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German factory production, exports drop in September

Associated Press Associated Press 8/11/2016
German Chancellor Angela Merkel, left, visits an office of the immigration authorities in Berlin, Monday, Nov. 7, 2016. (Tobias Schwarz/Pool Photo via AP) © The Associated Press German Chancellor Angela Merkel, left, visits an office of the immigration authorities in Berlin, Monday, Nov. 7, 2016. (Tobias Schwarz/Pool Photo via AP)

BERLIN — German factory production and exports fell in September, according to official figures released Tuesday, which analysts said points to flat third quarter GDP growth for Europe's largest economy.

The Economy Ministry said industrial production dropped 1.8 percent in September over August, according to season- and calendar-adjusted figures. That followed a robust 3 percent rise in August, which was revised upward from the 2.5 percent growth initially reported, and a 1.5 percent drop in July.

The ministry said overall production in the third quarter was up 0.3 percent over the previous quarter and that it expects a "slight uptick" in factory production growth in the coming months.

Meantime, Germany's trade surplus narrowed slightly as both exports and imports decreased in September.

According to the Federal Statistical Office, exports dropped 0.7 percent in September over August, while imports fell 0.5 percent in season- and calendar-adjusted terms.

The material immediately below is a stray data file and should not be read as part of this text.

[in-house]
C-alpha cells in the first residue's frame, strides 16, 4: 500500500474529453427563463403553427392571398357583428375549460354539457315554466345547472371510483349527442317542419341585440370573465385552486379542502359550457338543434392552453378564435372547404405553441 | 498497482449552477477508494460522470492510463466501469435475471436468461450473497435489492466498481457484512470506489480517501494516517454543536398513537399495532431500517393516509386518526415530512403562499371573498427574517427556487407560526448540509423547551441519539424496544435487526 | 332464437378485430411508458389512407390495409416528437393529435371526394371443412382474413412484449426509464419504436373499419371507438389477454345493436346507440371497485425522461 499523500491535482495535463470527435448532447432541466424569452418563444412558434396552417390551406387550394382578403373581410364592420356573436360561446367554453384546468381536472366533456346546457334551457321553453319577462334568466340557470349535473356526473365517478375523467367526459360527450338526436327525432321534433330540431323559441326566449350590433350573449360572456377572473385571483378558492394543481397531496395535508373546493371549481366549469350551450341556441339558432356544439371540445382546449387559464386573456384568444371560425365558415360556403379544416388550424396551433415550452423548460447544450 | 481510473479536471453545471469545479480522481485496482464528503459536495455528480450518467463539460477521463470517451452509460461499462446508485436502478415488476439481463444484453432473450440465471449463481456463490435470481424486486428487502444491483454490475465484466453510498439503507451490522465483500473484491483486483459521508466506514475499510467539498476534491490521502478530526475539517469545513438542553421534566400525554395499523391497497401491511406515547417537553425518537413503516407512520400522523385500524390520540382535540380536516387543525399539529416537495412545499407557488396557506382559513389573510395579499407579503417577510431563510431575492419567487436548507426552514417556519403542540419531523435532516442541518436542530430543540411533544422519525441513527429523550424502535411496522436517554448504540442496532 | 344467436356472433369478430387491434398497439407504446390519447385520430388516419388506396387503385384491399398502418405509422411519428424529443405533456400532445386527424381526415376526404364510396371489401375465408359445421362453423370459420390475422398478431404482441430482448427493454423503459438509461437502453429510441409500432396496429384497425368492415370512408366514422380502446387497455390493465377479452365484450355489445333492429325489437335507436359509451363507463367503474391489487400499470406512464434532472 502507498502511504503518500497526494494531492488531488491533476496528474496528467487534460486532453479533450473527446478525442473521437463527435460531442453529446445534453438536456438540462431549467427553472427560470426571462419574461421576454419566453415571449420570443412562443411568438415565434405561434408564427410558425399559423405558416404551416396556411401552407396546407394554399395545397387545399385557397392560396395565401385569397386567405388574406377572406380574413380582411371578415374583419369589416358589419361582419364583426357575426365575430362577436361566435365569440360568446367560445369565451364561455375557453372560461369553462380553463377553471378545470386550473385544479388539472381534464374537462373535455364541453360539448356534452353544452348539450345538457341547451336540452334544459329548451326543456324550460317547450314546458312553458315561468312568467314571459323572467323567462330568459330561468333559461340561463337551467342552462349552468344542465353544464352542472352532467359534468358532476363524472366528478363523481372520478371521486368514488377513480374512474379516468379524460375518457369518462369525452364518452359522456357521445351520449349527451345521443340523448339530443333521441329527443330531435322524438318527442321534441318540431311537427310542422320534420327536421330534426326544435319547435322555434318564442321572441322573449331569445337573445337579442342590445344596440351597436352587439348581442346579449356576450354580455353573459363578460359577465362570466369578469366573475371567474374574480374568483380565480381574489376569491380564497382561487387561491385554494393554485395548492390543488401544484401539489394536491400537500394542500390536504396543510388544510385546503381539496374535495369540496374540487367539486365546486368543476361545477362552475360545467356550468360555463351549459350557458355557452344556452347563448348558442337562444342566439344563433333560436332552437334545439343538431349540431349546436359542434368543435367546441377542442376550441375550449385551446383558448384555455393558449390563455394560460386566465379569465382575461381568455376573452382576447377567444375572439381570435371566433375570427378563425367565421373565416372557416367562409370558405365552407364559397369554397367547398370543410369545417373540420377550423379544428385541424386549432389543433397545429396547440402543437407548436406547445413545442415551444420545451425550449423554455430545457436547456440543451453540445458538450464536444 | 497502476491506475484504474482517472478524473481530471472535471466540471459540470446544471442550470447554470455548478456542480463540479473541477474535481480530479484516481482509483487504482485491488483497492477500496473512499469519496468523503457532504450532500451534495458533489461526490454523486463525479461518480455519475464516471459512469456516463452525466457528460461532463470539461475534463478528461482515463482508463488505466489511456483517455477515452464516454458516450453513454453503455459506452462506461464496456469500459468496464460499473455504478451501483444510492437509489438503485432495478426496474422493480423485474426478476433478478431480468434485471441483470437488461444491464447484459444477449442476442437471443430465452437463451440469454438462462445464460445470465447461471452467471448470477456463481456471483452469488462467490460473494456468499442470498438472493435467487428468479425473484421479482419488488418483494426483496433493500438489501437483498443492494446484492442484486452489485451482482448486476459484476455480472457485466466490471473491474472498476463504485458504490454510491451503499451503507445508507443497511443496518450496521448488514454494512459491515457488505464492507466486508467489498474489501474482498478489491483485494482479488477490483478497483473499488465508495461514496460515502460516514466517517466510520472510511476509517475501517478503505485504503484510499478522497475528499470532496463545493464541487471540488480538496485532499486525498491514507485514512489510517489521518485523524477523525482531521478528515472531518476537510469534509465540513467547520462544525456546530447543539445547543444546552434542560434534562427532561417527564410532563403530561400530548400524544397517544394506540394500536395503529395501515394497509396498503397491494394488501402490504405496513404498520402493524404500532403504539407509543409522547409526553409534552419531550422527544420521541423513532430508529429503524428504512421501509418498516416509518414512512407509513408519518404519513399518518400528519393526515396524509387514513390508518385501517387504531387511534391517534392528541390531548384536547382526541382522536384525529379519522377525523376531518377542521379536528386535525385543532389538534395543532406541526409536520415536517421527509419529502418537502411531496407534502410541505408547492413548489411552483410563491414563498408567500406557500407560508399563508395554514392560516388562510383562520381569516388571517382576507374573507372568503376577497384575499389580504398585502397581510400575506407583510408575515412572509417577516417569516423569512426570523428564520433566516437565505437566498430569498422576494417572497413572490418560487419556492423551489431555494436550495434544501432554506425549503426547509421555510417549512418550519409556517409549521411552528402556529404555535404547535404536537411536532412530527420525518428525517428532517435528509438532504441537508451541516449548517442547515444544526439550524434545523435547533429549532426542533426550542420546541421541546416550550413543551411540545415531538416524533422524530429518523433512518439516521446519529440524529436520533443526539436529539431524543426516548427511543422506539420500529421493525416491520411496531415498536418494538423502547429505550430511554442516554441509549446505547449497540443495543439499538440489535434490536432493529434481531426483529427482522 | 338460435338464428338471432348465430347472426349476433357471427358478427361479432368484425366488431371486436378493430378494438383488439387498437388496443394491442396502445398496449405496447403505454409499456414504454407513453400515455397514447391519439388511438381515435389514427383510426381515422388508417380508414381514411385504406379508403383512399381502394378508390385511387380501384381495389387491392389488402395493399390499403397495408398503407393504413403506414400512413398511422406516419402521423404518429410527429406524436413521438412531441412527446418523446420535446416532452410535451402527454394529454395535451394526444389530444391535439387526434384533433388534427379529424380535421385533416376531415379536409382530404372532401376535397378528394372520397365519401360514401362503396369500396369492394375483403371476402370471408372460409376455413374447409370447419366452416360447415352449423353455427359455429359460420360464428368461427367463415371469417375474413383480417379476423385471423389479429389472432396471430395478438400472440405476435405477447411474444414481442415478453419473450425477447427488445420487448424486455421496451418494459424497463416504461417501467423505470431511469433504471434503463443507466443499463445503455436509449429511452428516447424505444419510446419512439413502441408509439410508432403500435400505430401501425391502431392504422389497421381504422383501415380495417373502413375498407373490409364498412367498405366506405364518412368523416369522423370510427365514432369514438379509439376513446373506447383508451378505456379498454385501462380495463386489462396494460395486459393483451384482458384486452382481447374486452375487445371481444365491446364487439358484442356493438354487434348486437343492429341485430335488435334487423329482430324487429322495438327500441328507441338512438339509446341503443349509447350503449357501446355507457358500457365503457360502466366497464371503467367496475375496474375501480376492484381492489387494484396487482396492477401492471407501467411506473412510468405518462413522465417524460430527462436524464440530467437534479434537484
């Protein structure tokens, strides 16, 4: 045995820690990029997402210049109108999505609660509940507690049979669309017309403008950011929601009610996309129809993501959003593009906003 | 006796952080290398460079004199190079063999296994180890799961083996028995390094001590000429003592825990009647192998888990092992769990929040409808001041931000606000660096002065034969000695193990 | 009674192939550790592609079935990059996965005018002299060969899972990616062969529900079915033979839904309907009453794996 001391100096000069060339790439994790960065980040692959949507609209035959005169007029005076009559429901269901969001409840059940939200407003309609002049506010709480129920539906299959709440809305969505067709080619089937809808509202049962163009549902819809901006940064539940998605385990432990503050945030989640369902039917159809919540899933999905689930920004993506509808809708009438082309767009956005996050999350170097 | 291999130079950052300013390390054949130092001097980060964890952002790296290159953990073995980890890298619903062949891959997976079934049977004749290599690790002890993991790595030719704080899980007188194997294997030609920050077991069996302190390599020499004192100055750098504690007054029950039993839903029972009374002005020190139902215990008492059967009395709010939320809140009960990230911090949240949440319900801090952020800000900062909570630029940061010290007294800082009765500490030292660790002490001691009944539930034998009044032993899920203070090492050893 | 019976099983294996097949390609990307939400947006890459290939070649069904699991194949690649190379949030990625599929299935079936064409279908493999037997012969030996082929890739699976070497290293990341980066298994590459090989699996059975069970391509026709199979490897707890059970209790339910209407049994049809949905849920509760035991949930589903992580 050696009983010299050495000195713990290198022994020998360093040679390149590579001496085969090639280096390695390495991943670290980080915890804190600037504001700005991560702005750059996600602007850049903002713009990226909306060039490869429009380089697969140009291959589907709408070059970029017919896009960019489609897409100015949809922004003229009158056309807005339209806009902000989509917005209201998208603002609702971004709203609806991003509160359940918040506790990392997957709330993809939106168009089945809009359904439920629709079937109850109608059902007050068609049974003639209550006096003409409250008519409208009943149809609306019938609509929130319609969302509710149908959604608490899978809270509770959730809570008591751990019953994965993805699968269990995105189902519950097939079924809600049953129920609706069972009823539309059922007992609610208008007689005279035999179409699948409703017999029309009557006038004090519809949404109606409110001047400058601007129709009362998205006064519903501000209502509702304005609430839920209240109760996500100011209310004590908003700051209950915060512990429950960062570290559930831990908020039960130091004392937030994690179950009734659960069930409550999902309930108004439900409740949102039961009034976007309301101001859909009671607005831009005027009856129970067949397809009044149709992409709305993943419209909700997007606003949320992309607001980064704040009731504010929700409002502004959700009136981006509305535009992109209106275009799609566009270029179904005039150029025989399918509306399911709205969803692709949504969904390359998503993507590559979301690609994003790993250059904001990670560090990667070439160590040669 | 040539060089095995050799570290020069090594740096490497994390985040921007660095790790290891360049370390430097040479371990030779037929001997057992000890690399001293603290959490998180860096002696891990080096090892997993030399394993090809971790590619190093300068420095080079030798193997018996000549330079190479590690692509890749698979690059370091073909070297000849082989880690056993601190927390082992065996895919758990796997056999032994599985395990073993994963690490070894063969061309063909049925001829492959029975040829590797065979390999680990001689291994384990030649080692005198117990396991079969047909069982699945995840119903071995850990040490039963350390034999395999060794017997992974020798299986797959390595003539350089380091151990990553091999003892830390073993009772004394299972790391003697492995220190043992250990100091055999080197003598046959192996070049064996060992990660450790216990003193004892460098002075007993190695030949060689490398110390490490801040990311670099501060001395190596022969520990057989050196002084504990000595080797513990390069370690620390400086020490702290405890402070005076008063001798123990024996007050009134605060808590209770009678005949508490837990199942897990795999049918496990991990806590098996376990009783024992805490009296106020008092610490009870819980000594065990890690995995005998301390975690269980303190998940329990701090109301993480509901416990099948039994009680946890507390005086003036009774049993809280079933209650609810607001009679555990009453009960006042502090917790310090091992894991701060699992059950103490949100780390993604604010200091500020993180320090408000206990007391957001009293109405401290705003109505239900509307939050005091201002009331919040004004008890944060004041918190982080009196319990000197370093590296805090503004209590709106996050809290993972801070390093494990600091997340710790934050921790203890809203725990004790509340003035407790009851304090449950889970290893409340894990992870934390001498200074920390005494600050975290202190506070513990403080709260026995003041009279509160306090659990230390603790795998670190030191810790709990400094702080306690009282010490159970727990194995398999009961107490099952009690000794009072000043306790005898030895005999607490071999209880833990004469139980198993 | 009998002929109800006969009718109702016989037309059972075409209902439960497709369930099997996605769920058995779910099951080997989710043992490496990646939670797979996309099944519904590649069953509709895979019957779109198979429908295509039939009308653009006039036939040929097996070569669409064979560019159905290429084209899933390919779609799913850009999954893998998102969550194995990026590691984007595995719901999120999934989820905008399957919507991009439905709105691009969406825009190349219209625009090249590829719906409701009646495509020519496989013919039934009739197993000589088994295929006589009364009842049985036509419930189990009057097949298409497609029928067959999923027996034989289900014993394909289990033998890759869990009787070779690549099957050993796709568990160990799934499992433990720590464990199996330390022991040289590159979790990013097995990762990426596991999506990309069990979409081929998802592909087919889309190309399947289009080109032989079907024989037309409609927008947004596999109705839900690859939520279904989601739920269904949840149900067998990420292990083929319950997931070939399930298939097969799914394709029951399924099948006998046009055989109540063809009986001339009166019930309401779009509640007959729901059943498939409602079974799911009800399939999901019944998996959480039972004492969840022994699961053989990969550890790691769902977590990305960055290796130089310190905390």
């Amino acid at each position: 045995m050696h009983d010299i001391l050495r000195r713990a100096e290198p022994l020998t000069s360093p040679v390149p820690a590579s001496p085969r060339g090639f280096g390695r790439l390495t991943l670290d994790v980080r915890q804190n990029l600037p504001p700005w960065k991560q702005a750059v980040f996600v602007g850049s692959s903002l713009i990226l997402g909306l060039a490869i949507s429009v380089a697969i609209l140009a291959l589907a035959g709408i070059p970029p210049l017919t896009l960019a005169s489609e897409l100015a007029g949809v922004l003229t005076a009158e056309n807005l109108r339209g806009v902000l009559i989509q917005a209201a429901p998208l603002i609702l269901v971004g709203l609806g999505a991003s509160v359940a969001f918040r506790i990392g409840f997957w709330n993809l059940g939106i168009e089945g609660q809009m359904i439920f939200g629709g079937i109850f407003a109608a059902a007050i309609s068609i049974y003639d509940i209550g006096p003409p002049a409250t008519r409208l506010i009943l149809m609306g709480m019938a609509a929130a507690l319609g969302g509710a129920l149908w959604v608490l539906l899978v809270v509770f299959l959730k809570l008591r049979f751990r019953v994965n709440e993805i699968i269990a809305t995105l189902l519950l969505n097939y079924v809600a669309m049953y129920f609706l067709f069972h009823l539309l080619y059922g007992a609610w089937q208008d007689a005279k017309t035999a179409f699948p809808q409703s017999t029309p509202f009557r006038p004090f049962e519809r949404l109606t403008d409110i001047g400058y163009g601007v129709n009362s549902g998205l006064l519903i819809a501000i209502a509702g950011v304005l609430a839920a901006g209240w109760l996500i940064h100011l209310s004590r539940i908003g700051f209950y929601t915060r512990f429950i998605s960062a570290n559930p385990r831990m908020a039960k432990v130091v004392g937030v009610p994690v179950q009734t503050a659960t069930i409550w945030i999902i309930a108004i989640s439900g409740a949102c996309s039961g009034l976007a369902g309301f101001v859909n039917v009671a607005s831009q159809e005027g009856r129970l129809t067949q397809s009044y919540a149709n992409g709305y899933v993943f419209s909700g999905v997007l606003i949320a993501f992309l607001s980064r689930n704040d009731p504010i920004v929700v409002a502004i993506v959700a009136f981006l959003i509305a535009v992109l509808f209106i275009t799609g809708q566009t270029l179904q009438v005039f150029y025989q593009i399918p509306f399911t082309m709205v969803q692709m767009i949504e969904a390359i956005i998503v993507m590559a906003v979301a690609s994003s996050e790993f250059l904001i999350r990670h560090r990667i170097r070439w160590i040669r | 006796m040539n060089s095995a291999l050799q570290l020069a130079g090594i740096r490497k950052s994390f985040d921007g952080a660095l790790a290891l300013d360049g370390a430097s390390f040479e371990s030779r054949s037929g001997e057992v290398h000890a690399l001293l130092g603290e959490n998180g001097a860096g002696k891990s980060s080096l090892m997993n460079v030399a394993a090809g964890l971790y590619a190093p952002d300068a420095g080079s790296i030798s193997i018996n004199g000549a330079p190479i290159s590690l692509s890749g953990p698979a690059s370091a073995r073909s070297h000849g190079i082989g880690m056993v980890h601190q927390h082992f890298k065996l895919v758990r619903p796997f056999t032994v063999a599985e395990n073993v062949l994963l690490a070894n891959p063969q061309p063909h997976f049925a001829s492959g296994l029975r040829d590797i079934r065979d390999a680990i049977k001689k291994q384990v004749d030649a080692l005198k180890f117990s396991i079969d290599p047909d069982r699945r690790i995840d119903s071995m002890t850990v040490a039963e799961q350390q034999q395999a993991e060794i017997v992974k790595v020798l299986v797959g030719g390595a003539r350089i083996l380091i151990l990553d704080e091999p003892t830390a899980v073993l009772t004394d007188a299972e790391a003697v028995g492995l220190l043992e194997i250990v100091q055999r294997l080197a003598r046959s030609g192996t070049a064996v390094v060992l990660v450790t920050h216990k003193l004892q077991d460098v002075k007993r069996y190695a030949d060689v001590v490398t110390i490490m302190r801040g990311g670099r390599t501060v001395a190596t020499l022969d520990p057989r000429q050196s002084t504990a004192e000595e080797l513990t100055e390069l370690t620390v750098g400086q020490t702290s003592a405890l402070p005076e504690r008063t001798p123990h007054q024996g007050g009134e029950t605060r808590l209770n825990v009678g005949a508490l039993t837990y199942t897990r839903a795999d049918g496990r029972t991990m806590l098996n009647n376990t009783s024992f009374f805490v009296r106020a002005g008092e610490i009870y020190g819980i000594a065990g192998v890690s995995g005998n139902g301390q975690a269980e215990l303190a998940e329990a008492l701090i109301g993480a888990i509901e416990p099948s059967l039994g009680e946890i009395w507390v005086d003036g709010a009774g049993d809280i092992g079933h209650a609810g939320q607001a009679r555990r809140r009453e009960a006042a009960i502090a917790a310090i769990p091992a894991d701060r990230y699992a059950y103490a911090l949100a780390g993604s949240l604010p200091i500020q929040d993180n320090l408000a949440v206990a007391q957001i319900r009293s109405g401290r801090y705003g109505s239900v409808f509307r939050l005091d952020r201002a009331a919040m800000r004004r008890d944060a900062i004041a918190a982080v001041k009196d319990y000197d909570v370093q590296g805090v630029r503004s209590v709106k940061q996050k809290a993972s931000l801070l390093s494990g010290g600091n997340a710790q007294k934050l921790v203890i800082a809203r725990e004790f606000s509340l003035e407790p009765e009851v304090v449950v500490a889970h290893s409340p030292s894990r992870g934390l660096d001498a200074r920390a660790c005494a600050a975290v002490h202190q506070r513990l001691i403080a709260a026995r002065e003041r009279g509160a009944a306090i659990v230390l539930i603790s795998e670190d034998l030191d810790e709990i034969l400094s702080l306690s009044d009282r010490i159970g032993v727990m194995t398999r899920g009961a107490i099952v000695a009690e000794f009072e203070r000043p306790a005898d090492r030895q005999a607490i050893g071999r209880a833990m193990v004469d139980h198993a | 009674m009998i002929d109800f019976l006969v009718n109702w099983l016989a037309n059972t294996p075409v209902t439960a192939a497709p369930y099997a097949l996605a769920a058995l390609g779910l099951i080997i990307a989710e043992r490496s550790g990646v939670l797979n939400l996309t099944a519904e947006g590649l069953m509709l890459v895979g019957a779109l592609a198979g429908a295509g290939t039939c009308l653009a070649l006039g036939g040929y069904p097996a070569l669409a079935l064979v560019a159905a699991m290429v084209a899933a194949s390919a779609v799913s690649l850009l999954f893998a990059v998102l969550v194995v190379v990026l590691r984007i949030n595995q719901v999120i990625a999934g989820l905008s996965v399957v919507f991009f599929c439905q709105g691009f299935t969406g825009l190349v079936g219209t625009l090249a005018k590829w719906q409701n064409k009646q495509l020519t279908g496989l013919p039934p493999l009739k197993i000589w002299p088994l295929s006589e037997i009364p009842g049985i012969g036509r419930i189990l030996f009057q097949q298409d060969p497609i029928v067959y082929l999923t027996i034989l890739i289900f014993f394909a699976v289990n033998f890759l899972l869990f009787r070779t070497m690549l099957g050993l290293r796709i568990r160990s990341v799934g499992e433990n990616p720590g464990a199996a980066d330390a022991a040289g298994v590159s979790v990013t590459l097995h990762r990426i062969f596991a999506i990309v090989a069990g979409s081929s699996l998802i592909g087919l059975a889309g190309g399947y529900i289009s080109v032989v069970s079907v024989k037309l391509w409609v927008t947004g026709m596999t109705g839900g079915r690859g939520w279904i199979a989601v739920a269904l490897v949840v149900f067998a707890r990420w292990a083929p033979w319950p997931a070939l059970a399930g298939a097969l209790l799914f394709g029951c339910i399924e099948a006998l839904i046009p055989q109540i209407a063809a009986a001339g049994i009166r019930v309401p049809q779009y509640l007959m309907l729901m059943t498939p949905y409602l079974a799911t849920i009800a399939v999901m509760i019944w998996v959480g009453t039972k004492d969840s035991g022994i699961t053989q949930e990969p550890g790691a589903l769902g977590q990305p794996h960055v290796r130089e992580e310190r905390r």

With exports of 106.4 billion euros ($117.7 billion) and imports of 82 billion euros, the trade surplus fell to 24.4 billion euros in September, or 21.3 billion euros in adjusted figures.

Exports to the U.S., China and the United Kingdom made up almost a quarter of the total, according to bilateral trade data, ING economist Carsten Brzeski noted. That raises concerns that the decline in value of the pound, an economic slowdown in China and the possibility of greater trade protectionism under a new U.S. president could cause problems in the future.

"The German economy remains on an incredible roller-coaster ride. Down one minute, up the next," Brzeski said. "The combination of Brexit uncertainty, a mature business cycle and political and economic uncertainty in many important trading partners keeps the industry treading water."

He predicted "meagre growth" when Germany releases its third quarter GDP figures next week.

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